Nov 28, 2013 12:42 AM by Rebecca Taylor
TUCSON - News 4 Tucson obtained the interim complaint detailing what the girls told police, and a statement from their mom, Sophia Richter.
Police say, her husband wouldn't speak with them.
The girl's mother denies she or her husband ever abused the girls. Richter says she disciplined them by taking away music and TV.
Police say evidence from the home shows otherwise. Police Chief Roberto Villasenor says the girl's bedroom doors had locks and alarms. Video cameras were also installed.
"The cameras were focused on the beds of the juveniles, and they were on 24/7 from what we could tell," says Villasenor.
If they had to use the restroom the girls say they had to ask permission, by signaling to the cameras, putting on a black cap and raising their hand. Sometimes they were forced to relieve themselves in the closet.
"They didn't always grant permission to go to the bathroom, according to the juveniles, but if they were they were only brought out one at a time, when they did, they had the hallway was partitioned off so they couldn't see past the hallway," Villasenor said.
Police say air ducts were sealed off, vents were covered, and towels were kept under the doors, as if to sound-proof the rooms. Police say loud music or static was played 24 hours a day, 7 days a week. It was controlled from outside the bedrooms.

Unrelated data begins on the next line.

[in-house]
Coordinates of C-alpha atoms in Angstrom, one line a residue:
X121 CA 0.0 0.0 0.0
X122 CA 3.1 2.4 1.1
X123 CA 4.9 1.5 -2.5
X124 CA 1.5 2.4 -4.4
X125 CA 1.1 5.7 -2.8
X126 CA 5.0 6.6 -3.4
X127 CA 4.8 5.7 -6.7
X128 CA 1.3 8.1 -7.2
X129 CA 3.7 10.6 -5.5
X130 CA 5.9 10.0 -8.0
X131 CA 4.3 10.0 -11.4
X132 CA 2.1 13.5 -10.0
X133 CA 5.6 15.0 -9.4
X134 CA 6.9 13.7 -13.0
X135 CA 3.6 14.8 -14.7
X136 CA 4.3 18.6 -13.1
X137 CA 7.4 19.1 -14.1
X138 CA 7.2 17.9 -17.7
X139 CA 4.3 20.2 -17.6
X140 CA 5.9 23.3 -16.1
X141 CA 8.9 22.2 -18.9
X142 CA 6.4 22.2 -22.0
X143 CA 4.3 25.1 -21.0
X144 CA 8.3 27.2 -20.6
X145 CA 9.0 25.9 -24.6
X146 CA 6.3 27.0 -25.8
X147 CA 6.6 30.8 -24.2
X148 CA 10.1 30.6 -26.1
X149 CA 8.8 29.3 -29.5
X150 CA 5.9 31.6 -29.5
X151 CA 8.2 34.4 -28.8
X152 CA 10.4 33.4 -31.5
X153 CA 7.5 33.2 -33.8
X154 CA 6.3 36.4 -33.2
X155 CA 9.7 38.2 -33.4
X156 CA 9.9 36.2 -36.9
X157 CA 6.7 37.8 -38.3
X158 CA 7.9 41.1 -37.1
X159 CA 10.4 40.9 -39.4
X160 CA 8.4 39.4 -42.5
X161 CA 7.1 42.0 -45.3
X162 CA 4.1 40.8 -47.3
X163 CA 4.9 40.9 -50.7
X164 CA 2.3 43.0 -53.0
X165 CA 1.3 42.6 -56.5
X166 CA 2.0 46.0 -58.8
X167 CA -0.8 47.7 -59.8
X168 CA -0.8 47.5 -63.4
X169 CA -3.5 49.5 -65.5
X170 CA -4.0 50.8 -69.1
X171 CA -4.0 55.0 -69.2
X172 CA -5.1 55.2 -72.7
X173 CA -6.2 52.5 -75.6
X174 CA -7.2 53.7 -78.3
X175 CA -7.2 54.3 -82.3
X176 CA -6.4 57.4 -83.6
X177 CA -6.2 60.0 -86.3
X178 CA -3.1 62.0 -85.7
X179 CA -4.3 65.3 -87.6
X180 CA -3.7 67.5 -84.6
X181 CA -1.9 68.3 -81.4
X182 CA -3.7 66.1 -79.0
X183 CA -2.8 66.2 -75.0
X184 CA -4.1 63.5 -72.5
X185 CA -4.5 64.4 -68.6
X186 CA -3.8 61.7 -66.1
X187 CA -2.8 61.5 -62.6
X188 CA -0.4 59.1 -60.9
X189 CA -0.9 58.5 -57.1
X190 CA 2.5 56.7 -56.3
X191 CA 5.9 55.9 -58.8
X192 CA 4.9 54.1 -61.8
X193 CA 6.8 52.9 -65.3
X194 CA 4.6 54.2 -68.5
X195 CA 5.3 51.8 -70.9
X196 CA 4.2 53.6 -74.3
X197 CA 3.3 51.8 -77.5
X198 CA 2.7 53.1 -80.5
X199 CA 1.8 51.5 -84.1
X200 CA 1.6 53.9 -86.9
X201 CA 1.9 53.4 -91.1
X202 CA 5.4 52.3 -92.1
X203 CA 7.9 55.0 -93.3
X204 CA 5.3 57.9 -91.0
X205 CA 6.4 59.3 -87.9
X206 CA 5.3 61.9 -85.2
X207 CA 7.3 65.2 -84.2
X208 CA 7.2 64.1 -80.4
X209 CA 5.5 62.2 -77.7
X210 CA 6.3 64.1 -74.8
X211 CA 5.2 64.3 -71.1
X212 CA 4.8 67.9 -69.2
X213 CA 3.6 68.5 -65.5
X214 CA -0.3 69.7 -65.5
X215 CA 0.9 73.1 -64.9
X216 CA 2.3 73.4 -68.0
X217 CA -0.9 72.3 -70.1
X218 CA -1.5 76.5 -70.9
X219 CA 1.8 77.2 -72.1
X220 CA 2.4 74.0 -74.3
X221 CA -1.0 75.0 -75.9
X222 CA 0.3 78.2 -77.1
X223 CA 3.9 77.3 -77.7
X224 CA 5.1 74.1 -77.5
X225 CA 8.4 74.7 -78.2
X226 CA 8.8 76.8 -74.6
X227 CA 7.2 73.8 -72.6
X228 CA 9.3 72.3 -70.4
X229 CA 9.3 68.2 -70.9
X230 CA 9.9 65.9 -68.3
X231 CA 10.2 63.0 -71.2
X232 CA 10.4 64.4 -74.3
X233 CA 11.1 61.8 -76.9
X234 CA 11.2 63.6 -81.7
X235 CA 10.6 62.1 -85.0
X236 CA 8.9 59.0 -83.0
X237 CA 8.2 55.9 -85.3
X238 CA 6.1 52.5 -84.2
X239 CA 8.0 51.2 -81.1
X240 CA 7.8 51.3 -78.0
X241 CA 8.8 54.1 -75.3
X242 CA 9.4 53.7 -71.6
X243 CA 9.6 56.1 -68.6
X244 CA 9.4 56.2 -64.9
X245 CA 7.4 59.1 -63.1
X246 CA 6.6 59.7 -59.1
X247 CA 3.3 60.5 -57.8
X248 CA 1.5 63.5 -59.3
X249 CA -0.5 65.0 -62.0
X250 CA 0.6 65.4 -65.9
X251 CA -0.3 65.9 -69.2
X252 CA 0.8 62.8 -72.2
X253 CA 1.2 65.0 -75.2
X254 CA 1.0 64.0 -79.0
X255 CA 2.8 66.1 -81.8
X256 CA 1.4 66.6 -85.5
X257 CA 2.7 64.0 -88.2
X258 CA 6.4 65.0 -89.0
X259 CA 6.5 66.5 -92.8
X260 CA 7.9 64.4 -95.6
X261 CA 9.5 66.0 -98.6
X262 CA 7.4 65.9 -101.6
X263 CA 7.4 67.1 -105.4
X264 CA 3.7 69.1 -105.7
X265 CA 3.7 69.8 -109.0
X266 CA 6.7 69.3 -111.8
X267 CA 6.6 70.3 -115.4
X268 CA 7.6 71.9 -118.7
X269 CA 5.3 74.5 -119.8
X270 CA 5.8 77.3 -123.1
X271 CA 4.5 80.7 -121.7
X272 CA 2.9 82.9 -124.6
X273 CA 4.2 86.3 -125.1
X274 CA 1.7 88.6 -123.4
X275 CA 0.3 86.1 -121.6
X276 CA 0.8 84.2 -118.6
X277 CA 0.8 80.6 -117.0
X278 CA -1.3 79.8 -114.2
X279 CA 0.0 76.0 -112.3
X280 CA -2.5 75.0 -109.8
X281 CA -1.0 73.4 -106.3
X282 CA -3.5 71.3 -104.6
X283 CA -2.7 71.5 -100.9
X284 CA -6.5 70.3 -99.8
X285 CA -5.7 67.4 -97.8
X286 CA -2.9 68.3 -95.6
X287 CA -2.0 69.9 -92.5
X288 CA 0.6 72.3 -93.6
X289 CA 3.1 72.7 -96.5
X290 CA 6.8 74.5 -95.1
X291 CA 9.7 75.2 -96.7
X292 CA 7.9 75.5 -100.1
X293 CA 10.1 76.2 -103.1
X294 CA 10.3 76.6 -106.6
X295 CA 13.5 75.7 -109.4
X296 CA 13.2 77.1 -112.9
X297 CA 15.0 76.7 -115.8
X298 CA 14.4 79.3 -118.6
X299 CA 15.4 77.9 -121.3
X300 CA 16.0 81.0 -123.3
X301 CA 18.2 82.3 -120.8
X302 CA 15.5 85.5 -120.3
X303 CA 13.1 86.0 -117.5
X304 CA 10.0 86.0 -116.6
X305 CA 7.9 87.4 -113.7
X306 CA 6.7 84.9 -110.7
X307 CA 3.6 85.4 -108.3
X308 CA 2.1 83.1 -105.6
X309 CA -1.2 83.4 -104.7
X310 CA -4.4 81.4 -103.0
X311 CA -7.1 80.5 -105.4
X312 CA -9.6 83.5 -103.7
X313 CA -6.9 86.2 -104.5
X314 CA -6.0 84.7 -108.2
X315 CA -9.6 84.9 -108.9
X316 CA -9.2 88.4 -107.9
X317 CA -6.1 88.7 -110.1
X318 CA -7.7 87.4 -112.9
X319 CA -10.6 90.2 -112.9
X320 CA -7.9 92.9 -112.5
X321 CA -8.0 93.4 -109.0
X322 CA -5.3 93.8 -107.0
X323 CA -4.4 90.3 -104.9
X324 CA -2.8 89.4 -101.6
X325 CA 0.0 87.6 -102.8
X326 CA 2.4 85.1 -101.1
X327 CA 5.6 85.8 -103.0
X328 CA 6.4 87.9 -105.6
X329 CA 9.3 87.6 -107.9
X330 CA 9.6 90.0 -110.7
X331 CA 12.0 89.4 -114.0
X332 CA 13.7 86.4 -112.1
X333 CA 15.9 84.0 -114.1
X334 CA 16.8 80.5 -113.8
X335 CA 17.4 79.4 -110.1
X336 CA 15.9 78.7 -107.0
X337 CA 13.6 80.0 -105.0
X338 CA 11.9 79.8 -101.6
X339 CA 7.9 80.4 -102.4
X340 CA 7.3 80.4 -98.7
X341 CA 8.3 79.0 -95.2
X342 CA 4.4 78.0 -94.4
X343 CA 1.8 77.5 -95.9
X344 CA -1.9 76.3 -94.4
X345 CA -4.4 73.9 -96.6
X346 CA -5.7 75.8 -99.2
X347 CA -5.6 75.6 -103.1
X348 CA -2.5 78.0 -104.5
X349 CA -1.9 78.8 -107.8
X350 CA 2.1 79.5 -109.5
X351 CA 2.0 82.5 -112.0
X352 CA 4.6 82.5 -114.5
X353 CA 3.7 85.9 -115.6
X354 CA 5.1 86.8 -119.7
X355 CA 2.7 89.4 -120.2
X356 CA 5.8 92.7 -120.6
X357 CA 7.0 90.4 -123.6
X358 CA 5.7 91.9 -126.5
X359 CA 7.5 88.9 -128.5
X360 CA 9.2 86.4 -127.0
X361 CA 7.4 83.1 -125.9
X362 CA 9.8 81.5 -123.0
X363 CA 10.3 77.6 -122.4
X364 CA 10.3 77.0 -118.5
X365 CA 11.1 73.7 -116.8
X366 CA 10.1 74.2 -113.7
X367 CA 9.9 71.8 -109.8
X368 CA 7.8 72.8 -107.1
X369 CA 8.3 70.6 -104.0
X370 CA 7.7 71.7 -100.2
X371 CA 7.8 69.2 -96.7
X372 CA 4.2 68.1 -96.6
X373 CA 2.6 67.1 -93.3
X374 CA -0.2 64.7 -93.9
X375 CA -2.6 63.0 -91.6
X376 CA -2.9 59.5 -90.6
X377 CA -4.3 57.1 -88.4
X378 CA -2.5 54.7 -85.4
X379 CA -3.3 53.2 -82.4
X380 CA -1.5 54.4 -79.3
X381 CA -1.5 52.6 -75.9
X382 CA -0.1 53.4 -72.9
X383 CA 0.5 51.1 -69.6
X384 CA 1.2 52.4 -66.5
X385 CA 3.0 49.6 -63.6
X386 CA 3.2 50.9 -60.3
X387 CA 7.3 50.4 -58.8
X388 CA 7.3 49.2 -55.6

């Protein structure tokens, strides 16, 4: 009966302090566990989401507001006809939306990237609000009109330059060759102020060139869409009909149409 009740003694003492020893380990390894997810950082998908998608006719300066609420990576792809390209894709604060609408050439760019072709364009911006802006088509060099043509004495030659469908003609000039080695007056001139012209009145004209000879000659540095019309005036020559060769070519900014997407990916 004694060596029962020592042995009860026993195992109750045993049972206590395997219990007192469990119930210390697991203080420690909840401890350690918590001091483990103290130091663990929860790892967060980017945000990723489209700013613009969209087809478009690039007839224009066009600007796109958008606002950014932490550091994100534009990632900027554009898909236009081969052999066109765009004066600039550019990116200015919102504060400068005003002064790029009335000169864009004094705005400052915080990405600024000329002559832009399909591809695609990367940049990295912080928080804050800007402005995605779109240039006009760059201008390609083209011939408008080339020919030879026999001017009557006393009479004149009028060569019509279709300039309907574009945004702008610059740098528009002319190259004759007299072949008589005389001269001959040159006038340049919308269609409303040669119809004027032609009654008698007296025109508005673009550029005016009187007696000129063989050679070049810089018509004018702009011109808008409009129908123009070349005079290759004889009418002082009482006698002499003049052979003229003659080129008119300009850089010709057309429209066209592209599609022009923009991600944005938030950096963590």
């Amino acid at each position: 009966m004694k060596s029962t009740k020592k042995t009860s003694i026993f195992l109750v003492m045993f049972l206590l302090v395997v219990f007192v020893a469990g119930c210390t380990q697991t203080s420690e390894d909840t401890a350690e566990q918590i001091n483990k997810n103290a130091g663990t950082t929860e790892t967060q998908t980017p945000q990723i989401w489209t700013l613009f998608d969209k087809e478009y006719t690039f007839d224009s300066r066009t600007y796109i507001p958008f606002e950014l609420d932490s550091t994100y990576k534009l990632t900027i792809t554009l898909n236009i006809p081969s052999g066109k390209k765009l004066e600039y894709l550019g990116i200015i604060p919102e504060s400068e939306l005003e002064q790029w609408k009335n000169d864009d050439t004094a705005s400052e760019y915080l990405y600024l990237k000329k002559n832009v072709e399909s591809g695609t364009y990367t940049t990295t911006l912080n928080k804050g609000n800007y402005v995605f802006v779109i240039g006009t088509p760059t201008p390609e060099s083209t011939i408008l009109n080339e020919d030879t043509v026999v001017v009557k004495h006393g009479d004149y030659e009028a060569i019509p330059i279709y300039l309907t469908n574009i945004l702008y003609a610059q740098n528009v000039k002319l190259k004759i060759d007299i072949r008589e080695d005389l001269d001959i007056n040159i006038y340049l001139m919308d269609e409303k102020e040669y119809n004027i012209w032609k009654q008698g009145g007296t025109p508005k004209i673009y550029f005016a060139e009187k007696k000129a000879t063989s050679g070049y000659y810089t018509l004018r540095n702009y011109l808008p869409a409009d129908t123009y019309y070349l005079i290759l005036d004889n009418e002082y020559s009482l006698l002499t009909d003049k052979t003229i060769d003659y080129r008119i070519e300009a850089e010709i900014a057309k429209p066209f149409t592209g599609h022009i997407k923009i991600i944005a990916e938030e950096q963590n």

As for how the girls were fed, police say they were given goulash once a day in their rooms, sometimes bread or fruit after that.
The girls say they endured physical and emotional abuse, telling police they were beaten, whipped and hit with hangers until their bottoms bled.
The oldest child kept a diary. She had it with her, when she was rescued.
In it, possible details of the alleged ongoing abuse. And a photo of singer Enrique Iglesias which police say brought her comfort.
"The juvenile girl said was probably her most prized possession. We made arrangements after we conducting the evaluation of the satchel to get that picture back to her last night. She was completely overjoyed," Villasenor said.
What about family members, where were they when this alleged abuse was happening? Villasenor says the girls' relatives, including the two biological fathers and grandmother say, they were led to believe their children lived in California, not in Tucson.